The Congressional Black Caucus scored a victory over President Trump when the U.S. House of Representatives failed to take up his health care bill recently and now they are setting their sights on stopping the president’s agenda on tax reform.
FILE – In this Jan. 11, 2017, file photo, Rep. John Lewis, D-Ga. testifies on Capitol Hill in Washington. Dante Antoine Rosser accused of threatening the staff of Lewis is set to appear in court Monday, March 6, 2017, in Atlanta for a hearing to decide whether he’ll continue to be held in custody. (AP Photo/Cliff Owen, File)
On March 20, U.S. Speaker of the House Paul Ryan (R-Wisc.) pulled the Republican-backed “American Health Care Act”, saying that he didn’t have the votes to pass it. Congressional Black Caucus Chairman Rep. Cedric Richmond (D-La.) said the bill’s failure is a good thing for the country.
“Since President Trump took office, Republicans have been working overtime to implement rules and procedures to undermine the confidence in Obamacare, and now insurers are leaving the market and their plan to repeal and replace the law failed,” Richmond said. “This failure is on Republicans, not Democrats. Thankfully this law didn’t pass because it would have been a disaster for the health of all Americans.”
“We know poor communities and it was our responsibility to offer solutions,” he continued. “Our next step is to meet with cabinet secretaries. We are going to hold his feet to the fire. Nothing has changed on our side.”
Rep. Barbara Lee (D-Calif.) told the AFRO on March 20 at a pro-Obamacare rally on the grounds of the U.S. Capitol that the Republicans health care bill could have been a problem for Blacks.
“We African Americans tend to live shorter life spans and we suffer from high rates of diabetes, heart failure, kidney disease and sickle cell anemia,” Lee said. “Plus, we carry the burden of high rates of HIV/AIDS. Many African Americans would have lost their coverage under the Republican plan because rates would have gone up for those who are middle and low-income, particularly the elderly.”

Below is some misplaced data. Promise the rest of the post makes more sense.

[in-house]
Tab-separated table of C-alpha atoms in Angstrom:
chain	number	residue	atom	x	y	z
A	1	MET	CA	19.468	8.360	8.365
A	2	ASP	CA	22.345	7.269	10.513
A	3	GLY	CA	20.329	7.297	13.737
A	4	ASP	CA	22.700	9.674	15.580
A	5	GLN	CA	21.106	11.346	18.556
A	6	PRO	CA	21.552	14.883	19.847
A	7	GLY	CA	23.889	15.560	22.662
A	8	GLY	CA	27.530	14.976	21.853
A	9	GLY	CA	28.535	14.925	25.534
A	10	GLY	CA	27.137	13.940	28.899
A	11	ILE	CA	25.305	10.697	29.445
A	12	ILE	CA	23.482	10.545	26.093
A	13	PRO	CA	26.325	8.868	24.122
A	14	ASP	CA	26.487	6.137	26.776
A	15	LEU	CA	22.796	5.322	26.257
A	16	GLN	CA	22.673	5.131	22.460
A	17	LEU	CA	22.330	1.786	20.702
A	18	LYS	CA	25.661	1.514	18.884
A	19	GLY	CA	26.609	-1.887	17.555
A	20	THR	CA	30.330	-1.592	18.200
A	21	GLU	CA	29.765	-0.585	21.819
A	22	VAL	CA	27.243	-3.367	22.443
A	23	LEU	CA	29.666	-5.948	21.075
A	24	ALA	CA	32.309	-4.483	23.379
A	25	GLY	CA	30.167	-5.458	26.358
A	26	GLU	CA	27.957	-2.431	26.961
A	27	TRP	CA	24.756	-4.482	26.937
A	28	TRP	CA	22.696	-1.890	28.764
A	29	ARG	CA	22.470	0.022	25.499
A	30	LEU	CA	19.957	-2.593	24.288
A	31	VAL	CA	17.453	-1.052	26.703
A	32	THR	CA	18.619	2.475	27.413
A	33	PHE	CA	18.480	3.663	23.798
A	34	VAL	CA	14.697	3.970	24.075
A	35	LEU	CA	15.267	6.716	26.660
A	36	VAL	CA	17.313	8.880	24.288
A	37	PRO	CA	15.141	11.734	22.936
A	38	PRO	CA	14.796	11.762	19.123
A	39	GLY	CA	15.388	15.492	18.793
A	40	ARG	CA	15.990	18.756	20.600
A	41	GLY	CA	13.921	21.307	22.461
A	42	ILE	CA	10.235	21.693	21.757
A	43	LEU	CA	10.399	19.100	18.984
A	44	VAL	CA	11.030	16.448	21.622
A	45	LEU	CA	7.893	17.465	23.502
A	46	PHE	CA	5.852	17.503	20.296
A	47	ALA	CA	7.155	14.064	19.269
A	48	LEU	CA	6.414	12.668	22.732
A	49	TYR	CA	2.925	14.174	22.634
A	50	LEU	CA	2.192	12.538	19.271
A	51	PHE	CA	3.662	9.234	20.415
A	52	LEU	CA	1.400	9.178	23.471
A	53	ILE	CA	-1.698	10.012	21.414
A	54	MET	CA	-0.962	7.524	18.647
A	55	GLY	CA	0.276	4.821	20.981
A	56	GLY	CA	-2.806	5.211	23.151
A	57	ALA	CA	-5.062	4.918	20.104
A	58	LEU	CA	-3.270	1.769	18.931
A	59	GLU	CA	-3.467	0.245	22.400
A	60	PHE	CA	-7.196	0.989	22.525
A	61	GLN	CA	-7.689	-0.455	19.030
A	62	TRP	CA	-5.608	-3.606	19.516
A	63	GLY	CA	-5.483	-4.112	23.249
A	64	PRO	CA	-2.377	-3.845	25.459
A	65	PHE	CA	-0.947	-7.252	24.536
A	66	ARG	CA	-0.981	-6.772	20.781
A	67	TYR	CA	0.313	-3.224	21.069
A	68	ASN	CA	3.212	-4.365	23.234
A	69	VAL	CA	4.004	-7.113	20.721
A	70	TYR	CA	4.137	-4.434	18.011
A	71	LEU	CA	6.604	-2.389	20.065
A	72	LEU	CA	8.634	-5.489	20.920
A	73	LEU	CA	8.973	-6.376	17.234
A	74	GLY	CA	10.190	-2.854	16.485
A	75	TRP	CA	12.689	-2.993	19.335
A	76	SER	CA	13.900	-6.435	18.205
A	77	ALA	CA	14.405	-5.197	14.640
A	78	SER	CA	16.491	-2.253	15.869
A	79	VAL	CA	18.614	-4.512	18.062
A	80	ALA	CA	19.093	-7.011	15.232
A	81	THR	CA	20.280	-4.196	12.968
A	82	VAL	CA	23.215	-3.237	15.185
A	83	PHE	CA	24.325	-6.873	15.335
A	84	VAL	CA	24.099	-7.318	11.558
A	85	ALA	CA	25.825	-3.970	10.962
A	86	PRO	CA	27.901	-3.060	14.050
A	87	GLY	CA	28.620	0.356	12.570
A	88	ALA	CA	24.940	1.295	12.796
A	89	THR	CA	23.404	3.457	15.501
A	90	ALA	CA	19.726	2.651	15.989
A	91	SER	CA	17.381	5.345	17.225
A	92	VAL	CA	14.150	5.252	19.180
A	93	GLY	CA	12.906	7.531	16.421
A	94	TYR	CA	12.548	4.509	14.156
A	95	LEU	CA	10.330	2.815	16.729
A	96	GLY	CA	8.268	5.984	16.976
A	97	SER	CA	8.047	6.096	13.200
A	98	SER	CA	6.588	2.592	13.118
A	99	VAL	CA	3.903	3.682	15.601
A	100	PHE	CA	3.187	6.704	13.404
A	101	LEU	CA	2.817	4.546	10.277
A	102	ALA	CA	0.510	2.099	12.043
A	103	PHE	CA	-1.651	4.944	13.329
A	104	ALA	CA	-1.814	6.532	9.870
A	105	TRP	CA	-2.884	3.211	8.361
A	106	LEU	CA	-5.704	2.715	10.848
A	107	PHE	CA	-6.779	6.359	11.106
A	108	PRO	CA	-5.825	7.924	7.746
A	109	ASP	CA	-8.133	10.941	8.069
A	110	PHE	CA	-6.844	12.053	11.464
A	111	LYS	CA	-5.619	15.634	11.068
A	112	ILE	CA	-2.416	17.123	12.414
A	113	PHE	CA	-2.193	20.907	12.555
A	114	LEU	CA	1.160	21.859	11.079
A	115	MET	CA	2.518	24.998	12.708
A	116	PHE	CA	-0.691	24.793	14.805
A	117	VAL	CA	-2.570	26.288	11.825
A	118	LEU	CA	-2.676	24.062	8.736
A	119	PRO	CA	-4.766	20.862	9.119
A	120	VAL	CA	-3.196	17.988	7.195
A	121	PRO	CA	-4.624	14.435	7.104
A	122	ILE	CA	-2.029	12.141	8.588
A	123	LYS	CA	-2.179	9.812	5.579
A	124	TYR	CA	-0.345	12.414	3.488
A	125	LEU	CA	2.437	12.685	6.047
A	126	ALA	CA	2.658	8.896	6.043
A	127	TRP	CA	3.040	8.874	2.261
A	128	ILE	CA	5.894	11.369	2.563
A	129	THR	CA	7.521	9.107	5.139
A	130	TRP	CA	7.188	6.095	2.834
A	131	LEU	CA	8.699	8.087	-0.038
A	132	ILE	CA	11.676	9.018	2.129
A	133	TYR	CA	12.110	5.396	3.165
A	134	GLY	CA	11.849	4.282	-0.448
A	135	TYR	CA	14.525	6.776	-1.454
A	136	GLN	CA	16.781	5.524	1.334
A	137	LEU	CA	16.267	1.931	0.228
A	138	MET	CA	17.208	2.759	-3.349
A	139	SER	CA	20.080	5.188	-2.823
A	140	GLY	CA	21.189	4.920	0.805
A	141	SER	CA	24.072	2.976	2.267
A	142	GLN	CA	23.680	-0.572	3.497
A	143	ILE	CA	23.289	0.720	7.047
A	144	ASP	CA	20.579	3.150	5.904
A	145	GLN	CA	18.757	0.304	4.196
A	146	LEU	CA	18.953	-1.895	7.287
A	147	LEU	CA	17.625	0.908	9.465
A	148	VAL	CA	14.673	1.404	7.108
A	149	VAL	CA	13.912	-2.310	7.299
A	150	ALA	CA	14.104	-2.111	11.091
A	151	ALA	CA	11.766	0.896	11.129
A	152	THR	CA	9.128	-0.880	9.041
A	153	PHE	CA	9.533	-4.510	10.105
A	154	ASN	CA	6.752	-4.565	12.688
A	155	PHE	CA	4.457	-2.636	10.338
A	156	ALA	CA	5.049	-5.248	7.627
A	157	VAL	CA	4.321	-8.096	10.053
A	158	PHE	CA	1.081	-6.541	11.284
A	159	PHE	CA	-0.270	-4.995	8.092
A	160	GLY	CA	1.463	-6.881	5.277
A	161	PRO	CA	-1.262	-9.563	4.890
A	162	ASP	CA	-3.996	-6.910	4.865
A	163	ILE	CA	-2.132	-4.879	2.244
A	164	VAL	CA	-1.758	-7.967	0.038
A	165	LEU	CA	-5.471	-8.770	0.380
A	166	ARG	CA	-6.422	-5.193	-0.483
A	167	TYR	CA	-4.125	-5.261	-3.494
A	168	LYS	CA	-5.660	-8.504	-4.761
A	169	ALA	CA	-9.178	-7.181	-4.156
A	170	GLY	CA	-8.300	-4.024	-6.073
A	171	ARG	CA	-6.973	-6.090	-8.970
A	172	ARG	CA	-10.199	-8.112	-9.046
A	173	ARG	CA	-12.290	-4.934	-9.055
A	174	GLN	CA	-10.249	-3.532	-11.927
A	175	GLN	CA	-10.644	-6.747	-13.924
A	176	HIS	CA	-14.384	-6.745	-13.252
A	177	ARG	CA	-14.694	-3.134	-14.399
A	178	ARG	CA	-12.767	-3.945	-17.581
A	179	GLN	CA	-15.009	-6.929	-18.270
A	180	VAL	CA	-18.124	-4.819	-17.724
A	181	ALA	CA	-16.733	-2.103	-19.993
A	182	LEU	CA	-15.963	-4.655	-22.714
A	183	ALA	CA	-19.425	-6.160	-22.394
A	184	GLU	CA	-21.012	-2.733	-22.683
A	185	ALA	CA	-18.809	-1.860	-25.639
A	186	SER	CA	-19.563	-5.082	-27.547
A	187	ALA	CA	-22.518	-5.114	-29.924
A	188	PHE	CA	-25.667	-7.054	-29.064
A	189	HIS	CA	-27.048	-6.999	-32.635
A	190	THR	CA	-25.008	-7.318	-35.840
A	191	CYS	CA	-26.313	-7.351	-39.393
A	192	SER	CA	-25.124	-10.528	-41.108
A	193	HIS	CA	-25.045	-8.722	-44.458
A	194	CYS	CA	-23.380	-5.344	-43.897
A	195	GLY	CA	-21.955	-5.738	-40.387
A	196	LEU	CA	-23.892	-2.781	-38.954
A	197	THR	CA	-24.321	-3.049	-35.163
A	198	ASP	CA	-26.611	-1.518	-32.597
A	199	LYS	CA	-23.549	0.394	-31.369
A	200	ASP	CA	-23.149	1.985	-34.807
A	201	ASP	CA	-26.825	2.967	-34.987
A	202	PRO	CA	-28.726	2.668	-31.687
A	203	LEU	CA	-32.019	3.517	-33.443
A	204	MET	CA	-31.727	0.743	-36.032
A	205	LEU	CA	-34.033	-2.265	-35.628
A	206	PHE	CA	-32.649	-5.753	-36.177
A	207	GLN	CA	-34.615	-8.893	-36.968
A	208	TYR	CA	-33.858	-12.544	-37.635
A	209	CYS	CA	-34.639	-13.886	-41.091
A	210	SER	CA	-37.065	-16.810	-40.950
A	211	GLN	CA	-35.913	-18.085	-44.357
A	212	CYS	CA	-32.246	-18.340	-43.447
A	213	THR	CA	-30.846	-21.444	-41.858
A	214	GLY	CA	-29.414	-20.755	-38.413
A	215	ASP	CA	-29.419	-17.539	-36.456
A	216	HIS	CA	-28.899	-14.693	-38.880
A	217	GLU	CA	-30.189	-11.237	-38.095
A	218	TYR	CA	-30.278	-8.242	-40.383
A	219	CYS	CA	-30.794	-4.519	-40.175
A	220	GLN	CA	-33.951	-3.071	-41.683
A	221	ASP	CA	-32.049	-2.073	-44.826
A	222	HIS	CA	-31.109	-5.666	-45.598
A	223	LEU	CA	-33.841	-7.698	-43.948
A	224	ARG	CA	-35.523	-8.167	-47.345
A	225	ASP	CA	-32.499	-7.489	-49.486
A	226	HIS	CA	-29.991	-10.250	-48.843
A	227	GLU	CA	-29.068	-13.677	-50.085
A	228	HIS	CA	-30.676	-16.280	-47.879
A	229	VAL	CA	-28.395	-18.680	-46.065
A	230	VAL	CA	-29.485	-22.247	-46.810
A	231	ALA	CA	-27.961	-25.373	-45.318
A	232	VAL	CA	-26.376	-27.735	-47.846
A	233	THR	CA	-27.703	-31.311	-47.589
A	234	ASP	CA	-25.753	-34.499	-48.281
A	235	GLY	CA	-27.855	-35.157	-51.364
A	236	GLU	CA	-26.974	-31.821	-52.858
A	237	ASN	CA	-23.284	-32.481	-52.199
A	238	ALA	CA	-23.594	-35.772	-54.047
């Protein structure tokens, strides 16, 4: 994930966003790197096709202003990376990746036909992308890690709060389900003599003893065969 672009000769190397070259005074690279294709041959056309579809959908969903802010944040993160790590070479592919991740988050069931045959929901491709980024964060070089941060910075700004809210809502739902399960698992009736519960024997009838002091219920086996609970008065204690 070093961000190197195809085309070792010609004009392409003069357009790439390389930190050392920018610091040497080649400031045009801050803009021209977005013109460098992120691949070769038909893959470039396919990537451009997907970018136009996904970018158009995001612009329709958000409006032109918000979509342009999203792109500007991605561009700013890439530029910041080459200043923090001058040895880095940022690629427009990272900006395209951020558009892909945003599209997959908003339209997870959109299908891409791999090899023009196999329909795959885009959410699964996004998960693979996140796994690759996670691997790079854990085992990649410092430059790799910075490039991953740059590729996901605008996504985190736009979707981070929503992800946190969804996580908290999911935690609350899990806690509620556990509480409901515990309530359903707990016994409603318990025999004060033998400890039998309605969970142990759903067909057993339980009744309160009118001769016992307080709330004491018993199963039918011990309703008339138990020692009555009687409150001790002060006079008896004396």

Rep. Anthony Brown (D-Md.) said that the legislation was “poorly crafted” and it “would have kicked 24 million Americans off their health insurance; increased costs for veterans, seniors and middle class families; removed maternity care, prescription drug coverage and emergency room services from insurance plans; and ended Medicaid as we know it.”
“I am proud to have stood against this disastrous bill from Day 1,” Brown said. “Real people rely on the Affordable Care Act. More people are insured today than ever before, seniors receive discounts on their prescription drugs and Americans are now getting free preventive care like mammograms and vaccinations.”
However, Brown conceded that Obamacare needs some improvement saying that “I hope we can do more to lower costs and increase coverage in our healthcare system.”
Lee told the AFRO and Brown stressed in his statement that the reason why the Republican health care bill failed is because people across the country organized and told their elected representatives that they didn’t like the Trump plan.
Rep. Donald McEachin (D-Va.), who spoke at the pro-Obamacare rally, said that the momentum to oppose the Trump agenda must continue.
“This is your day and your victory but you must not grow weary fighting for our democracy,” McEachin said. “We are counting on you to continue to fight on other issues.”
According to staffers, President Trump will seek to reform the tax code. Tax reform hasn’t taken place since 1986, under President Reagan, and Trump said on the 2016 campaign trail that he will reduce taxes “for average Americans.”
However, members of the CBC who sit on the powerful tax-writing House Ways & Means Committee don’t think Trump has Black’s at interest. On March 28, the committee voted down a resolution mandating that Trump release his tax returns solely on party lines.
Nevertheless, Rep. Danny Davis (D-Ill.), who is one of three CBC members on the committee, said that before Trump tackles tax reform, he needs to get his own house in order.”When we can get the president to release his tax forms, then we can talk about tax reform,” Davis said.
The CBC member with the most seniority on Ways & Means is Rep. John Lewis (D-Ga.). Lewis said that he has no idea what Trump will propose specifically but strongly believes that it will benefit the wealthy and he will fight that.
“When the issue comes up, I am ready to speak up,” Lewis told the AFRO. “I want to make it crystal clear that we will not tolerate tax cuts for the wealthy that will squeeze lower and middle income Americans.”
Lewis, who is a legend on Capitol Hill because of his civil rights activism in the 1960s, agreed with Lee, Brown and McEachin that the people must get ready to fight tax reform.
“We have to get organized and get out and protest,” he said.
Hamil Harris contributed to this article.